Do you feel unappreciated at work? Chances are, you’re low paid and/or working in a job that doesn’t require a lot of specialized skills. PayScale’s recent report, The Most Unappreciated Jobs in America, shows the relationship between salary, job type, and perceived worker appreciation.
The results won’t shock you, especially if you’ve ever toiled in a low-income job. But, they will remind you that getting paid what you deserve is about more than just making your life easier outside of work. Income can also affect how appreciated you feel on the job. Over time, that can affect the quality of your work and the outcome for your employer.
Low-Paid Workers Feel Unappreciated
PayScale surveyed 433,752 users between June 19, 2014 and June 19, 2016 to determine which workers felt the most and least appreciated, by job type, industry, location, and more. One of the more interesting — although again, not surprising — findings was that income is closely related to perceived worker appreciation.
Getting paid what you deserve is about more than money. It can affect how appreciated you feel on the job.
Only 37 percent of workers who earn less than $25,000 a year feel appreciated. By contrast, 67 percent of those making $200,000+ annually say the same.
Skills Make a Difference
Highly skilled workers were more likely to report themselves as feeling appreciated at work, while workers in jobs that required less education and training were less likely to say the same. Seventy-six percent of dentists, for example, described themselves as appreciated at work, as did 73 percent of surgeons.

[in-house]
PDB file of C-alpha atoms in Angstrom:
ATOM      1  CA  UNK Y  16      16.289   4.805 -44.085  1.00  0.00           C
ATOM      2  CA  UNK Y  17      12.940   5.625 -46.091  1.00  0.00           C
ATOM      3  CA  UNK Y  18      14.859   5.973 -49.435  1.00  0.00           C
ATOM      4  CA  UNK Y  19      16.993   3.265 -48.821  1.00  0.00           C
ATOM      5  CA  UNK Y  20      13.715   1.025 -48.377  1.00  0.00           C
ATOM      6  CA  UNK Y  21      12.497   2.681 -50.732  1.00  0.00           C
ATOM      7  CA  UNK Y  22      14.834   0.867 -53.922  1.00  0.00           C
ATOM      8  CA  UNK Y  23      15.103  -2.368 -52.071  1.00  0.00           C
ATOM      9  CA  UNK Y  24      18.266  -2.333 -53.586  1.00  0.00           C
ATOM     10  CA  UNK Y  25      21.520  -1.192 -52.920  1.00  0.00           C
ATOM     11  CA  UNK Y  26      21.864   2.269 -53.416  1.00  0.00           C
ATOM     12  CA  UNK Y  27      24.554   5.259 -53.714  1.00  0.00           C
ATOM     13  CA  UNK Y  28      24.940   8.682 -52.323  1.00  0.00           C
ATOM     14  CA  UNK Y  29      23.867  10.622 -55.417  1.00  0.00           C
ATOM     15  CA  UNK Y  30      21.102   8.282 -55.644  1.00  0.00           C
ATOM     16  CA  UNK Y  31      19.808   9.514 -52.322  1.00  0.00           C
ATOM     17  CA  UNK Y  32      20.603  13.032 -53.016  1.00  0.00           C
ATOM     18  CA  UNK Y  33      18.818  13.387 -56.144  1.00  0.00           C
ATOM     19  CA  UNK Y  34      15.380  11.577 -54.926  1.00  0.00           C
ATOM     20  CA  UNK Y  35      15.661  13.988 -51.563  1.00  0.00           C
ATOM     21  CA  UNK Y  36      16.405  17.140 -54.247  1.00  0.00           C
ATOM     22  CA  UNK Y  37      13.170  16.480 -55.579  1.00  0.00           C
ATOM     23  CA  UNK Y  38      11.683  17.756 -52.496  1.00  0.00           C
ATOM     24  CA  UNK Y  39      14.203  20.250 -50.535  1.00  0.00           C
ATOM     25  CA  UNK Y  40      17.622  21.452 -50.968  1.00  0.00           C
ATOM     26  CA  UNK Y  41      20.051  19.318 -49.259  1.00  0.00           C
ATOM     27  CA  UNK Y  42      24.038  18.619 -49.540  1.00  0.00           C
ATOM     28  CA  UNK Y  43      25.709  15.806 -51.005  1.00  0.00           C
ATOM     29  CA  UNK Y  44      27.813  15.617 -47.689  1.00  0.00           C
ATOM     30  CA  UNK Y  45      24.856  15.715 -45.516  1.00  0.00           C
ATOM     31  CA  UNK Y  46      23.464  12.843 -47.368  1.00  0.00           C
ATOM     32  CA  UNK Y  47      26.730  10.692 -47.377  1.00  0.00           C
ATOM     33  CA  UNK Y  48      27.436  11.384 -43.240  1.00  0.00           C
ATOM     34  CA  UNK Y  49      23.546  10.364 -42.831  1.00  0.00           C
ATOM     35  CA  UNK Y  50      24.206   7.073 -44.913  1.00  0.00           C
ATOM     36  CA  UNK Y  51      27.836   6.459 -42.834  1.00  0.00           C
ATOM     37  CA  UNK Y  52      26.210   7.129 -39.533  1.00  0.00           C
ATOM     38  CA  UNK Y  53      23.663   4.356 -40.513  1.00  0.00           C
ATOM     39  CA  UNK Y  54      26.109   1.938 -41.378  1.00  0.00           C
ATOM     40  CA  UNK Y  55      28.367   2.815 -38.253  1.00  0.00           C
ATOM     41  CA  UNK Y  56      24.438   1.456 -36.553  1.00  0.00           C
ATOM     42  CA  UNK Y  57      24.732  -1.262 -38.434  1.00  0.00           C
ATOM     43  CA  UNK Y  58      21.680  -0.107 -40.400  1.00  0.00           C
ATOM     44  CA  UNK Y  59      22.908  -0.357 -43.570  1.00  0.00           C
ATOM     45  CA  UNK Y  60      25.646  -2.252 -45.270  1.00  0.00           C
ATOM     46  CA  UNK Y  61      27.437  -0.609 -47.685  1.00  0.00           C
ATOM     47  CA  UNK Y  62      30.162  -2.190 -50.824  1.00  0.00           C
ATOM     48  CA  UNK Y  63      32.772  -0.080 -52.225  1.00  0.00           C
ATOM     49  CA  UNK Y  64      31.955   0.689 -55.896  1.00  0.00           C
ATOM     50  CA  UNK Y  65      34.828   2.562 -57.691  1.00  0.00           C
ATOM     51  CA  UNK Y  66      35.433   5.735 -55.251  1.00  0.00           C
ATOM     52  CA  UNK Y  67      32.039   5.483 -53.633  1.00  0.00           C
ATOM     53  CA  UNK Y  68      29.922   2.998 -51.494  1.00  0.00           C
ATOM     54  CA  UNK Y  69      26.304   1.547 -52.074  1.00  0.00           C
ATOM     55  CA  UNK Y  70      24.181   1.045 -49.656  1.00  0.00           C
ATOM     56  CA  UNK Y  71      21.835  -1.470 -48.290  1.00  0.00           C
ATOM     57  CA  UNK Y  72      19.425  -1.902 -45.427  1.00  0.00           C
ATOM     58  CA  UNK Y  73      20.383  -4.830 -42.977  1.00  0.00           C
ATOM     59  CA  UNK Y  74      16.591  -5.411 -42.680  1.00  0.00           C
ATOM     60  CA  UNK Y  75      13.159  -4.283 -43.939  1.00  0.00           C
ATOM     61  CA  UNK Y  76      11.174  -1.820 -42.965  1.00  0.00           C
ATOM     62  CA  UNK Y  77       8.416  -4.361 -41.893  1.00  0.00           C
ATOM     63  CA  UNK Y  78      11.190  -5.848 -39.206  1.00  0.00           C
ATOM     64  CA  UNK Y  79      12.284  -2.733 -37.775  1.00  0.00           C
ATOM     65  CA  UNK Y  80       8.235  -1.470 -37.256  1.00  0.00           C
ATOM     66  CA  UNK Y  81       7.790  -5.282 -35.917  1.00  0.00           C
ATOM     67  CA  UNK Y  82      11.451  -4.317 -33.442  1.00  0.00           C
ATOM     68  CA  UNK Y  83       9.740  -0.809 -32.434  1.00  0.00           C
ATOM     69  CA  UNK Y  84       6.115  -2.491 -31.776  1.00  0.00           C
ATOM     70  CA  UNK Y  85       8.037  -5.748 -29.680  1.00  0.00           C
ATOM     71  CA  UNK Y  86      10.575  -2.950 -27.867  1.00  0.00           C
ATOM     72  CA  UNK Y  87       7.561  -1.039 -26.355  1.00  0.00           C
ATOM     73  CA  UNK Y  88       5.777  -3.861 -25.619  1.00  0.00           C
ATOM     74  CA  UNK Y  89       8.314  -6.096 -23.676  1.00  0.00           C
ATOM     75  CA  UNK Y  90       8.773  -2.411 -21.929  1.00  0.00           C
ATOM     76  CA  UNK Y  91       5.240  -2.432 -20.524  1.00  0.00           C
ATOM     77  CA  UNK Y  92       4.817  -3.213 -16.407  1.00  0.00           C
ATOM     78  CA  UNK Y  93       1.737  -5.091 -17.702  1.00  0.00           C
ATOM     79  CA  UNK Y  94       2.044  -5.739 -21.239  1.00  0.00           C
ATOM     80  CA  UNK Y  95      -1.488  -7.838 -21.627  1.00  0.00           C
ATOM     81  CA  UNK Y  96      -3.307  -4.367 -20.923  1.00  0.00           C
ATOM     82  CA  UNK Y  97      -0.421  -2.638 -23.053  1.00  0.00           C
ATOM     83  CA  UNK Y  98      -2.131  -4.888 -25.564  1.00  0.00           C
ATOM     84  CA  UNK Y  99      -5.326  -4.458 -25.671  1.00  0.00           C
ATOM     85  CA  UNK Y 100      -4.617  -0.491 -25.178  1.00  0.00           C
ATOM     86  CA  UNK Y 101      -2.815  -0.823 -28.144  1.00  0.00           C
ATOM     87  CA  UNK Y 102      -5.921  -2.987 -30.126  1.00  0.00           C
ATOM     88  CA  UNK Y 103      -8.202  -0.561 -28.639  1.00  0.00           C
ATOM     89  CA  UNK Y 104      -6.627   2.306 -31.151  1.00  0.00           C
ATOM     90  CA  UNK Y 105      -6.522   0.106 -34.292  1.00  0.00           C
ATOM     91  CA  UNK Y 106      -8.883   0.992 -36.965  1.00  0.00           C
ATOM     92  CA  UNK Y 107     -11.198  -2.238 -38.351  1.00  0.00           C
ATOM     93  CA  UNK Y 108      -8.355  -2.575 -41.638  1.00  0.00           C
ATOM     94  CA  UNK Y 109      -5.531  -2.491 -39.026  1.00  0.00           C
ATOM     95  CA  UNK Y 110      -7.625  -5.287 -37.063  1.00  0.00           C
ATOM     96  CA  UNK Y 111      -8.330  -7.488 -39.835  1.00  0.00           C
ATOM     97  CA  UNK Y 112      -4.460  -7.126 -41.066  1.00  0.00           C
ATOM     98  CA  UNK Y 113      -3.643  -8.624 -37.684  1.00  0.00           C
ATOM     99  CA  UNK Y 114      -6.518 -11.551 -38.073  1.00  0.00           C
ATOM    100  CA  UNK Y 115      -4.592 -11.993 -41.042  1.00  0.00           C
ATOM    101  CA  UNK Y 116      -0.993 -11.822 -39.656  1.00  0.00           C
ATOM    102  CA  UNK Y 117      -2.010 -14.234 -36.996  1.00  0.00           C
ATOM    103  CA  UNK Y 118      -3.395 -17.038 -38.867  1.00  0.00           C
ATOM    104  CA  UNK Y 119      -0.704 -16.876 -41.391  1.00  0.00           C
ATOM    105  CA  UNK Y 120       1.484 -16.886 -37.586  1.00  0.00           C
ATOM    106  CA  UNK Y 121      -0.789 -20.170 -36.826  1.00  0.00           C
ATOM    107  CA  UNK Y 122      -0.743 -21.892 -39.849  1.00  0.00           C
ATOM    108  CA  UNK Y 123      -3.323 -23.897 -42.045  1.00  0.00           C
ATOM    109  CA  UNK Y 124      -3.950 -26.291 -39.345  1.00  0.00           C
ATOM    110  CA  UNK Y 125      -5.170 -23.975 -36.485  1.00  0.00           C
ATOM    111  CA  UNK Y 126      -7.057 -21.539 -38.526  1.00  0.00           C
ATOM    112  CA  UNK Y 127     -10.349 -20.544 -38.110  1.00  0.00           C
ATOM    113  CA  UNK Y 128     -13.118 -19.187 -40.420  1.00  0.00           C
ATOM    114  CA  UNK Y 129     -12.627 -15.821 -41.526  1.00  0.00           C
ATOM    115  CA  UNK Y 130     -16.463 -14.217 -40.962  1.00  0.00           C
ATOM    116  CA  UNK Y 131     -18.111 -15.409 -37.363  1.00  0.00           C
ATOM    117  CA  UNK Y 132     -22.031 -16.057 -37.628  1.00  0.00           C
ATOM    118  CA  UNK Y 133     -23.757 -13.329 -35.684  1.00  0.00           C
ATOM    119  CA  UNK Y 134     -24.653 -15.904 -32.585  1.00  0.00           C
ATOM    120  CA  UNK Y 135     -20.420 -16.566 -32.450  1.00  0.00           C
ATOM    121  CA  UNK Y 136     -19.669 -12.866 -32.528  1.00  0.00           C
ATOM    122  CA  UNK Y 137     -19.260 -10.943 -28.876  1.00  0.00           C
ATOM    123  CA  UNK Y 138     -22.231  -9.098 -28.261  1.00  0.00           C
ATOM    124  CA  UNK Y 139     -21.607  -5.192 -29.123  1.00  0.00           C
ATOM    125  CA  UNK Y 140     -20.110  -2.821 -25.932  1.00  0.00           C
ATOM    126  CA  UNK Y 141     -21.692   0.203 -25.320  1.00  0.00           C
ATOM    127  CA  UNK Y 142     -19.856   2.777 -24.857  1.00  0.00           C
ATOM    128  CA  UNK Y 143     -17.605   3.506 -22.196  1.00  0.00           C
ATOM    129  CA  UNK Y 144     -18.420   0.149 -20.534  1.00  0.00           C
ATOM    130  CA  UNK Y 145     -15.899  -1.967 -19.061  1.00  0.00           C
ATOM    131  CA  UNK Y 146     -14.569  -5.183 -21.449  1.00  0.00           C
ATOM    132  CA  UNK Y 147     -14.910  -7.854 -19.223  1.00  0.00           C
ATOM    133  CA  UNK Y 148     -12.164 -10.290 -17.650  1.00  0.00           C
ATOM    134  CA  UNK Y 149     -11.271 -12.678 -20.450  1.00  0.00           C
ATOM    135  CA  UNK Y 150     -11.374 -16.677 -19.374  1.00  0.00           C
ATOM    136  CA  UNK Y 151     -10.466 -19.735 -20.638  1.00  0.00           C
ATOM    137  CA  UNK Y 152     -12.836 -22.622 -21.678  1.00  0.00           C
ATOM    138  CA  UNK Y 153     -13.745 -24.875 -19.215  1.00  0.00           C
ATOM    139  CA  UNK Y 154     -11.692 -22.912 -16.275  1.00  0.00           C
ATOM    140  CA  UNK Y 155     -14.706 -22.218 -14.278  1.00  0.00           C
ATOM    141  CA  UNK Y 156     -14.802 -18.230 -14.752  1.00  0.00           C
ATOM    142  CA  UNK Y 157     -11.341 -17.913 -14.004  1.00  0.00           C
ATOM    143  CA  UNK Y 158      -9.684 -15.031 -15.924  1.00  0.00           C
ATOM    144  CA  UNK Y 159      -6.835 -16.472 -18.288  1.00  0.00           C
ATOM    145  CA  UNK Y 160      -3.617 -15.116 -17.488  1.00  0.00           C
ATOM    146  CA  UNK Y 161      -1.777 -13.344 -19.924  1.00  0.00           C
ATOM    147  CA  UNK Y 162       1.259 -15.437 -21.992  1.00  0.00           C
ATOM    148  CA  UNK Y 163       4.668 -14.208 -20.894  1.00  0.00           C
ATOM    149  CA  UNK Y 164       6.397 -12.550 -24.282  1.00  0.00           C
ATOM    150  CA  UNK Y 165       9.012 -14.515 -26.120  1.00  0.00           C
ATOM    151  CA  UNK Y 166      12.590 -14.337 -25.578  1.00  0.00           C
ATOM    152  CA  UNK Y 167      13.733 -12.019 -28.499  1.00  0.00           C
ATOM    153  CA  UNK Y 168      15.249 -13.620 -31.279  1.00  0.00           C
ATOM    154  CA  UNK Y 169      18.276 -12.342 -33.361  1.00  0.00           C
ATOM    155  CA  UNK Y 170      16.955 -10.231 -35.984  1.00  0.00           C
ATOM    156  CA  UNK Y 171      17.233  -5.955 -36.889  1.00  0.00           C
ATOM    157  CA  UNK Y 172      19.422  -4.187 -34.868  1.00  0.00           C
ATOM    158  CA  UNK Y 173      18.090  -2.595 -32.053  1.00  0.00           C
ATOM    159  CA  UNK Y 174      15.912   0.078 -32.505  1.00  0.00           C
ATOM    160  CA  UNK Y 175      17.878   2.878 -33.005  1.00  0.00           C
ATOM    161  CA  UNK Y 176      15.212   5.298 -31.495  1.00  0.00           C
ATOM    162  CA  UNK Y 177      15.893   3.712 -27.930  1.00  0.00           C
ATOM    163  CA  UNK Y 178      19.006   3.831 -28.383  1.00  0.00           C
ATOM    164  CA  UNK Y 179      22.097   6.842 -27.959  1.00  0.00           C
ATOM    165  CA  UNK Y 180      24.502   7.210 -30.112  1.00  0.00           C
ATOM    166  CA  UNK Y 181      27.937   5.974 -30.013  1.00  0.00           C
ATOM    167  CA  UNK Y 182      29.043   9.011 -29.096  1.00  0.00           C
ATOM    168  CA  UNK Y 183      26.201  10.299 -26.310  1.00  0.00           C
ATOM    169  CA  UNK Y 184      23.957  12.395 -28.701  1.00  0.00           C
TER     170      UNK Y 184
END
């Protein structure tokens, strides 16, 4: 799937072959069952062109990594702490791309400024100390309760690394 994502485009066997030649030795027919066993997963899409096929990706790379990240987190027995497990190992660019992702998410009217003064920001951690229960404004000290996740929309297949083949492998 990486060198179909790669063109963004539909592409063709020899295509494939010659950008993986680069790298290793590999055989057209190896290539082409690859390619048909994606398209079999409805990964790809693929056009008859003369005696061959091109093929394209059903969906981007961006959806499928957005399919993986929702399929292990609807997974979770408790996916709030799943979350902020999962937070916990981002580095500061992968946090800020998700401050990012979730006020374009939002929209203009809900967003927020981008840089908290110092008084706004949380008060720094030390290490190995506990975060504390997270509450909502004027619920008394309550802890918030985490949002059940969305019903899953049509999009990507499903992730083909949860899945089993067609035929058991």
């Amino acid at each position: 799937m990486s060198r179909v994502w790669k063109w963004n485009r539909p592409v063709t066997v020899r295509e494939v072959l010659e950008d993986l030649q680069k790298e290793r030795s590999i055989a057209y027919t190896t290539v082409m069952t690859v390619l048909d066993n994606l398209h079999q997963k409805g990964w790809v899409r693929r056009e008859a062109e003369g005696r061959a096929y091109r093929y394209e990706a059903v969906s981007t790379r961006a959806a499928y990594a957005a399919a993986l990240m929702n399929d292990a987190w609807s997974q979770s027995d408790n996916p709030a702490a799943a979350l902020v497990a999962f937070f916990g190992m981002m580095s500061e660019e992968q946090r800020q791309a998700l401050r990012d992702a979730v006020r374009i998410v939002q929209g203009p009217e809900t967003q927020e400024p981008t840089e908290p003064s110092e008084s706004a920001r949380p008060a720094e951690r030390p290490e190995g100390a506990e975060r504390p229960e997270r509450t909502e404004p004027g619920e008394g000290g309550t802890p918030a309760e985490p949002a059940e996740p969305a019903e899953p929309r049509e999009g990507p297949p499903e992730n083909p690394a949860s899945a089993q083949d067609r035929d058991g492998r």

On the flip side, laundry and dry cleaning workers were most likely to feel unappreciated at work, at 63 percent, followed by meter readers (55 percent) and telemarketers (53 percent).
Here, too, there’s likely a salary component: dentists earn a median annual salary of $124,310, and surgeons come in at a median of $255,473 per year. Laundry workers, on the other hand, make a median of $19,200 annually, while meter readers earn $33,900 and telemarketers $26,000.
In short, “low-skilled” workers likely perceive themselves to be unappreciated because of their low pay, not because it’s less satisfying to work in a job that requires less specialized training. Their skills affect their pay, which in turn affects their perception of appreciation.
So, if you’re hoping to embark on a more satisfying career in 2017, the first step may be make sure you’re getting paid appropriately.
Tell Us What You Think
Do you feel unappreciated at work? Tell us your thoughts in the comments or join the conversation on Twitter.